2. Couldn’t agree more with Marks assessment of Buggins turn, I think it’s safe to say Buggins is one vote remain will not get if, there is seen to be a majority for remain in parliament but not a majority for Buggins turn, Buggins will be most disgruntled that such an infamy could occur when, in his assessment Buggins is a statesman of such stature and gravitas as his oneness believes he is, to be cast aside by lesser mortals than himself. Indeed, I for one, am most impressed when, Buggins appears on TV. speaking about Brexit and, is asked by journo’s for his considered world view he, as all such statesmen of like mind, eg El. Presidente Maduro answers in a gravelly voice so that, all who admire him can say, ” this must be serious, our dear leader is speaking in a gravelly voice ” so, I can understand him being most affronted by parliamentary colleagues not willing to front him up as interim PM but, I can also understand his parliamentary colleagues wishing for someone to take such a role who have an IQ, far in excess of a far left Pleb. There, Buggins is the truth of the matter, perhaps with an interim government you could be Minister for protests, that’s about as far up the greasy pole you can realistically expect to get, after all, the cream always comes to the top, aka Jo Swinson, look and weep Buggins.

  3. The sad fact is that Brexit is more likely to happen than not. We need to make sure that we know what to say to people on the 1st November if it does.

    • Yes. We need to be able to say ‘we did everything we could’. We need voters to feel that ‘we did everything we could’. The worry is that perception has been dented. It is definitely the line of attack that has been taken. It strikes me that the whole thing is a stunt. If Corbyn was serious he would know to step aside to enable a government of national unity. If Corbyn was serious, he would have a plan for what do once he became premier.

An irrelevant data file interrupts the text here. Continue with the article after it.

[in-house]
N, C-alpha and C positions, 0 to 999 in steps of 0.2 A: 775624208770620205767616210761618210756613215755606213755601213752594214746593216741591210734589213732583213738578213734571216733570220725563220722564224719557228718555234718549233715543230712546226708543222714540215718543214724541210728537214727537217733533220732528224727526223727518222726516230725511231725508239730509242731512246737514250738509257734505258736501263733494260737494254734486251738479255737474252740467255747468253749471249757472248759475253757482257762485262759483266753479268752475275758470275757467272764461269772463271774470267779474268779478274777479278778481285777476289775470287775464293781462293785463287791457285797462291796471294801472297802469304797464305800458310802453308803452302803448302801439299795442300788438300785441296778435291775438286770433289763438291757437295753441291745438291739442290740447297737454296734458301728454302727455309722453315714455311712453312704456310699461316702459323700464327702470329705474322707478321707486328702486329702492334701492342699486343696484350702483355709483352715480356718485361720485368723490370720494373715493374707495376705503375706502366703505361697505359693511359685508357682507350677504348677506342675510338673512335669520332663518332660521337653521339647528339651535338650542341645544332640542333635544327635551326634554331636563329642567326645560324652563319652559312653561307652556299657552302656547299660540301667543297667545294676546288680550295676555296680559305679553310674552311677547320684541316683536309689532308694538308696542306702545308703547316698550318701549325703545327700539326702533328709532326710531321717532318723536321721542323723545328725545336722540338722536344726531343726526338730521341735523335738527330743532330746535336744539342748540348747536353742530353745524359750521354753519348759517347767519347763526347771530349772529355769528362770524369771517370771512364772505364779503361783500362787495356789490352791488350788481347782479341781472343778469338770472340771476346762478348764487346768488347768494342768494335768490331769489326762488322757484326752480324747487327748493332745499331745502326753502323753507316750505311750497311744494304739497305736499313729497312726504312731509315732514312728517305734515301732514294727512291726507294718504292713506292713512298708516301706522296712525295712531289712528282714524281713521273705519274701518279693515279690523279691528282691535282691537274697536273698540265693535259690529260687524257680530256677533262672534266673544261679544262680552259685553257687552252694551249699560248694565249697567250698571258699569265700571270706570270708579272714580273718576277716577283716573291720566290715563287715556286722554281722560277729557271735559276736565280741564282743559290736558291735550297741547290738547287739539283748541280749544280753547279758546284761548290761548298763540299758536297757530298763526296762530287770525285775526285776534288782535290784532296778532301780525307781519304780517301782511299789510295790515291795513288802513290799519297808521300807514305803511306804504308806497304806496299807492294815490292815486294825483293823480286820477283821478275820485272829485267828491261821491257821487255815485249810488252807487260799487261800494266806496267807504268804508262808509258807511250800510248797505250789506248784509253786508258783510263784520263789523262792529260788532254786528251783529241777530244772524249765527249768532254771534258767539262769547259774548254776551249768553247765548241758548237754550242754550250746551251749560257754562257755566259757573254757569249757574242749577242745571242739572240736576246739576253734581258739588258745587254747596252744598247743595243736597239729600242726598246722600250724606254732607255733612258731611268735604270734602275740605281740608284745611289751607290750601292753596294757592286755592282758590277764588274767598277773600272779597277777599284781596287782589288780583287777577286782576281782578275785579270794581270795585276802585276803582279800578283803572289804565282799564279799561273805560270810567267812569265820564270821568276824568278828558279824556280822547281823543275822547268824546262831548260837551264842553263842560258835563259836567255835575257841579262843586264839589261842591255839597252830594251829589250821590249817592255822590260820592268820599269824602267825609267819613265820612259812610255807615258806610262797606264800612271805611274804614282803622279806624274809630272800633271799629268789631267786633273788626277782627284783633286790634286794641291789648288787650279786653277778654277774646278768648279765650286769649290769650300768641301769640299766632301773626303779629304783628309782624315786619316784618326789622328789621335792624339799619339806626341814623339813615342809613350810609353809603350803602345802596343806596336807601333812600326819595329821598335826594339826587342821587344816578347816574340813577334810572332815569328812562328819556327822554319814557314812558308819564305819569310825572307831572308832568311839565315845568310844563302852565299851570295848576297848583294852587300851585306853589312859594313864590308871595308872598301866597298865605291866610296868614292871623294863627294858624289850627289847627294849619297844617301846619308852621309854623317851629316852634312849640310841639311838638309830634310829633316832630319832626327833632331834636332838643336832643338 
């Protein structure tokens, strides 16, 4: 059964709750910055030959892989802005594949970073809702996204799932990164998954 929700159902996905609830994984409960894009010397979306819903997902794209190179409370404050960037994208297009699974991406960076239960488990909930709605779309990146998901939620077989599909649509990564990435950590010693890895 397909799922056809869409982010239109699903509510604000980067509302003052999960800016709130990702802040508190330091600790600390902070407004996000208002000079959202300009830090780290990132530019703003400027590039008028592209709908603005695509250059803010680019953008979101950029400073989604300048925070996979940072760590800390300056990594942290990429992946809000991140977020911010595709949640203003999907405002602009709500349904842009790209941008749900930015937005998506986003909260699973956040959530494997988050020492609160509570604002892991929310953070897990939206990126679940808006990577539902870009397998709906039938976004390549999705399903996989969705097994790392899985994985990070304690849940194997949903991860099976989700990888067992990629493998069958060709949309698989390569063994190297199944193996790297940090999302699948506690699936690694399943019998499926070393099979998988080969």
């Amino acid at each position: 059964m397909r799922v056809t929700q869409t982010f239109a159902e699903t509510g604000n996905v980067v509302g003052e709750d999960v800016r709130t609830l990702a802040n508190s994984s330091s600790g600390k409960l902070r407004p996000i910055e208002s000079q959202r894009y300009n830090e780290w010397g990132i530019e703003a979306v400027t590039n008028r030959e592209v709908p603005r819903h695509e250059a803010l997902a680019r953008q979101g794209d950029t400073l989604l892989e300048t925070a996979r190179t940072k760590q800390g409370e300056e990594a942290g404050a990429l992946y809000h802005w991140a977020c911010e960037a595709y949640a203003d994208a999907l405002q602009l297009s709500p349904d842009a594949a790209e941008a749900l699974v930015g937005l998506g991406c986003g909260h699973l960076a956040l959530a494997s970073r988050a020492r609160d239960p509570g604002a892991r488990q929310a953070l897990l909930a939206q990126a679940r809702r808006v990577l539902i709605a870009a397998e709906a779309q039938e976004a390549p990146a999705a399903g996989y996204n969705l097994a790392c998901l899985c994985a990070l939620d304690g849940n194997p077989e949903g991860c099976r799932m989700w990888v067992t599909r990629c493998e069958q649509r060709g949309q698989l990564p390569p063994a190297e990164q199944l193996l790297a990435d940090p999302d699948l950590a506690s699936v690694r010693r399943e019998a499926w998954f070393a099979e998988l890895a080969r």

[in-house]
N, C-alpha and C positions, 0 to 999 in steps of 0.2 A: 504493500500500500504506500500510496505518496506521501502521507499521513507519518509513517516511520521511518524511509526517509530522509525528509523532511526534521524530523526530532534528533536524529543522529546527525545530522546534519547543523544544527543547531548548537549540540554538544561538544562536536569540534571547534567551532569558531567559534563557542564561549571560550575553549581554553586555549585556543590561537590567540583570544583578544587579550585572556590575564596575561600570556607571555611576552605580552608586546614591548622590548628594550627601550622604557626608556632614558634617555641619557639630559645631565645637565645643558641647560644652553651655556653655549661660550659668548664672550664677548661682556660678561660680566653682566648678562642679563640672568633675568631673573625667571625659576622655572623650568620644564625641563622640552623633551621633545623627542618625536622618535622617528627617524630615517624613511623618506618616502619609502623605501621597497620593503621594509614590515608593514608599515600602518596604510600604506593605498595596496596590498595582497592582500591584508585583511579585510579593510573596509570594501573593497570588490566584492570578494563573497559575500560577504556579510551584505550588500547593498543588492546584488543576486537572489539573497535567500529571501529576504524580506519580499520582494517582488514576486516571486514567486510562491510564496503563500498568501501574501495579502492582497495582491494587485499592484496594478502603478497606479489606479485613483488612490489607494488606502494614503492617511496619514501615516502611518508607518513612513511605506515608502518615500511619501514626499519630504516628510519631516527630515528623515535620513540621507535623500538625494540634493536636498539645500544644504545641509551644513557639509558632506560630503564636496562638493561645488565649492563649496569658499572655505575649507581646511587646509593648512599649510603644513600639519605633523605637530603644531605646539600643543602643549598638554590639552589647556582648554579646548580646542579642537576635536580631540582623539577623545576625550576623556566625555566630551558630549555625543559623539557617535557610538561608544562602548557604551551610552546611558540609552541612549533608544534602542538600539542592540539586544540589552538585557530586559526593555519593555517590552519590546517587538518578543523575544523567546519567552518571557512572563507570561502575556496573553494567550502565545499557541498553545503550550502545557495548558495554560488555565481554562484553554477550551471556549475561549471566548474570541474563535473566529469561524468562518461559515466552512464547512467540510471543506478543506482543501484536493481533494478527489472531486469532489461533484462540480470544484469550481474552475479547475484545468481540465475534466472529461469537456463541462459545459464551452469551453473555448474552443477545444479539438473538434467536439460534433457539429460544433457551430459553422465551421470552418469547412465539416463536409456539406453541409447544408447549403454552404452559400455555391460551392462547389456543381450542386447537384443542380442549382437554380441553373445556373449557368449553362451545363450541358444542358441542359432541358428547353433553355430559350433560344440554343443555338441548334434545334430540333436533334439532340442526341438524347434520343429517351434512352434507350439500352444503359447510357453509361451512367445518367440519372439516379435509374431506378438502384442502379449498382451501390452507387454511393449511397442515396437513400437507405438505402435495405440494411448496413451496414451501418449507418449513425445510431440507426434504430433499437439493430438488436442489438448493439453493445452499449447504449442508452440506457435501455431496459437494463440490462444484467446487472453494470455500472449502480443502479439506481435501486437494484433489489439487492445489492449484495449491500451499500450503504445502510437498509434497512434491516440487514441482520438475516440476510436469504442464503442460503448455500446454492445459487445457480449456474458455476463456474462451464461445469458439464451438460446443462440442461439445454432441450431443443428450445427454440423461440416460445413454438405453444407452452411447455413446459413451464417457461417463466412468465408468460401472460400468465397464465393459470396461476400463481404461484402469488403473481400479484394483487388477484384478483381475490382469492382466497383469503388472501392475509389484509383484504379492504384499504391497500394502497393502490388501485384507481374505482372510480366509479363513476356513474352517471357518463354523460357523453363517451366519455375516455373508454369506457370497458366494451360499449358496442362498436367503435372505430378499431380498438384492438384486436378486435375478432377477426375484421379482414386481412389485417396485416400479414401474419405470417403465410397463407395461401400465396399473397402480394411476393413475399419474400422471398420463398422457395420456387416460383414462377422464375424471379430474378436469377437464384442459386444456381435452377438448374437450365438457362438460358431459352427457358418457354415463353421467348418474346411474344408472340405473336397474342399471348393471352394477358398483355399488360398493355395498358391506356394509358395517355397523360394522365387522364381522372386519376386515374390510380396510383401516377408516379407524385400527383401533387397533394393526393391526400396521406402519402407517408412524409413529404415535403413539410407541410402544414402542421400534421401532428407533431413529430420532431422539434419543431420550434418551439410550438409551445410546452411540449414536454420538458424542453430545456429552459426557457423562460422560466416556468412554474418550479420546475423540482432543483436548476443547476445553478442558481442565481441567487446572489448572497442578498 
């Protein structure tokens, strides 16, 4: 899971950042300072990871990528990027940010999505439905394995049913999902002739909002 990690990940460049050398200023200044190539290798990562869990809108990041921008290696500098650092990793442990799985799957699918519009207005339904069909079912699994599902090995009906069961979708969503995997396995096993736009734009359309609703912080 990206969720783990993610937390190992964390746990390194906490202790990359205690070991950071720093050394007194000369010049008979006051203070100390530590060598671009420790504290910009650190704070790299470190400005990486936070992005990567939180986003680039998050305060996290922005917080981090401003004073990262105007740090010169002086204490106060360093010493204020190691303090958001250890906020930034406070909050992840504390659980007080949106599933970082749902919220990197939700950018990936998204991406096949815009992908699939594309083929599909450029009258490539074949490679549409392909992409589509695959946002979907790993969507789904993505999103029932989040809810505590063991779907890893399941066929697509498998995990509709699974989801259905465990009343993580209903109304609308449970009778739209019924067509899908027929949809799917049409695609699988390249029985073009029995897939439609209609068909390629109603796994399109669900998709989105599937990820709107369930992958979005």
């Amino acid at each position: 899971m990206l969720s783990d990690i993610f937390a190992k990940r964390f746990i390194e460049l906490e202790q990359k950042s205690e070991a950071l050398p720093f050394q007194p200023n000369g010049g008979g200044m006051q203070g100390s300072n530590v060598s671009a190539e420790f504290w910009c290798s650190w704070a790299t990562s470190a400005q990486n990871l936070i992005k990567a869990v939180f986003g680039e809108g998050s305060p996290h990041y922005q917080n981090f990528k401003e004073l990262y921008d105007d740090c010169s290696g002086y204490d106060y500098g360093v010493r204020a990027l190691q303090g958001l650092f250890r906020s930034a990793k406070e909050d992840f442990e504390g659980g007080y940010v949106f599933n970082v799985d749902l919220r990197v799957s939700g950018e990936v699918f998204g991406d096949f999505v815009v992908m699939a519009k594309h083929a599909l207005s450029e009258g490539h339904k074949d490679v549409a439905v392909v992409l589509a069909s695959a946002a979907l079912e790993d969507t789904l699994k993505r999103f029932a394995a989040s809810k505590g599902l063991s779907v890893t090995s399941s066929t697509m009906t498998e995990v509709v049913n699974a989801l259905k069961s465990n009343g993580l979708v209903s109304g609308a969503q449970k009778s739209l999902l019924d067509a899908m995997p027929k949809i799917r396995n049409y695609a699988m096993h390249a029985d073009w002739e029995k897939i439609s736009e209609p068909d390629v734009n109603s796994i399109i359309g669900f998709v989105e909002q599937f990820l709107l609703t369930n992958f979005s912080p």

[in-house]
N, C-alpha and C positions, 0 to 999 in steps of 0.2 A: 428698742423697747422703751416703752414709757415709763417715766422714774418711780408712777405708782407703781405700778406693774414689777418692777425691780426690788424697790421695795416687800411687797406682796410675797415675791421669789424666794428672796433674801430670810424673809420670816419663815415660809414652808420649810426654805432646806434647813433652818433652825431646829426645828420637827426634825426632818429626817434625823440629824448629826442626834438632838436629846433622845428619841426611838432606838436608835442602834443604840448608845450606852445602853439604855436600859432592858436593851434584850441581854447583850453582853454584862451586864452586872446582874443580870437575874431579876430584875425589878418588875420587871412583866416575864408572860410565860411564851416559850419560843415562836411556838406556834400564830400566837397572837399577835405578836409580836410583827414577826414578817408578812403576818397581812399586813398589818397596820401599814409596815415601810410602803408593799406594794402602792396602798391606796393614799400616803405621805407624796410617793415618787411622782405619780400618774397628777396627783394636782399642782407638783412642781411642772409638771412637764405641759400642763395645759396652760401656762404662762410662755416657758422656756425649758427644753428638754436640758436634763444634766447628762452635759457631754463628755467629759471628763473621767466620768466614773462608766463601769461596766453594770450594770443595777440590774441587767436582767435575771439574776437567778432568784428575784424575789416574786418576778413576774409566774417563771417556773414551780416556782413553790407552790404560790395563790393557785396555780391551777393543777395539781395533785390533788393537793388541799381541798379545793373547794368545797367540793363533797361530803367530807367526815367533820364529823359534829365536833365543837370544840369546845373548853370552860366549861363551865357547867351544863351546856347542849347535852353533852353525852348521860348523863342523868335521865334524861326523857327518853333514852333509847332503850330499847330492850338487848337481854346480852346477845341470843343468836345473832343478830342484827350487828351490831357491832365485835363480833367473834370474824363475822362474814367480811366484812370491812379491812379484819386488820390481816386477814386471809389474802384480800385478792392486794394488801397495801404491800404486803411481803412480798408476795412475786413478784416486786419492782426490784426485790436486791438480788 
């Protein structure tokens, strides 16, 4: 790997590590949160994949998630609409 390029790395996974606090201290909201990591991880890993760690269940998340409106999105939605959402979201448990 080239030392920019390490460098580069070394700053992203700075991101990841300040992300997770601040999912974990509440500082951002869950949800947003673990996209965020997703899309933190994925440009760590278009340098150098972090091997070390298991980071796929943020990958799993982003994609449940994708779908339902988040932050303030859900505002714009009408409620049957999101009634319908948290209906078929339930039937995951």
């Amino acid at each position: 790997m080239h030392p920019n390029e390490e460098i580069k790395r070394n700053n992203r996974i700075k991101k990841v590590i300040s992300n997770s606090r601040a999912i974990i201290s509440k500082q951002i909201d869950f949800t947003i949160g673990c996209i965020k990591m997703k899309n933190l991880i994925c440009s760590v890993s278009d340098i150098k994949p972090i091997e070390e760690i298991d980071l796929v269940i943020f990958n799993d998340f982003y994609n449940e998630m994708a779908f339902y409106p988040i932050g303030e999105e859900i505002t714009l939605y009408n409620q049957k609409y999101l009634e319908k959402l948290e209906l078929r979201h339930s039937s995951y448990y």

4. In general one has to agree, however I’m not so sure that your Farage analogy works here. If the price of securing genuine electoral reform was that the campaign for it should be fronted by that beer swilling frog mouthed blowhard, I’d be sorely tempted to go along with it. Ends justifying means, don’t you know?

  5. We need to negotiate as friends of the EU, making use of the goodwill our MEPs have, to allow UK to rejoin the EU after a referendum on existing terms or ‘demand better’. This should take place as early as possible in September so that if Bojo forces UK to leave EU with or without a deal by Oct 31, a Liberal Democrat led or supported government can call a referendum after a general election, to rejoin the EU without having to join the Euro or Schengen and without losing our veto or what remains of our rebate. We might even claw back some of our rebate that Labour gave away.

    We also need to campaign hard on other important issues during a general election. Jeremy Corbyn will be saying after leaving the EU that it is not such a big deal and talk about mitigating the effects on the poor of leaving. We need to ‘trump’ that approach.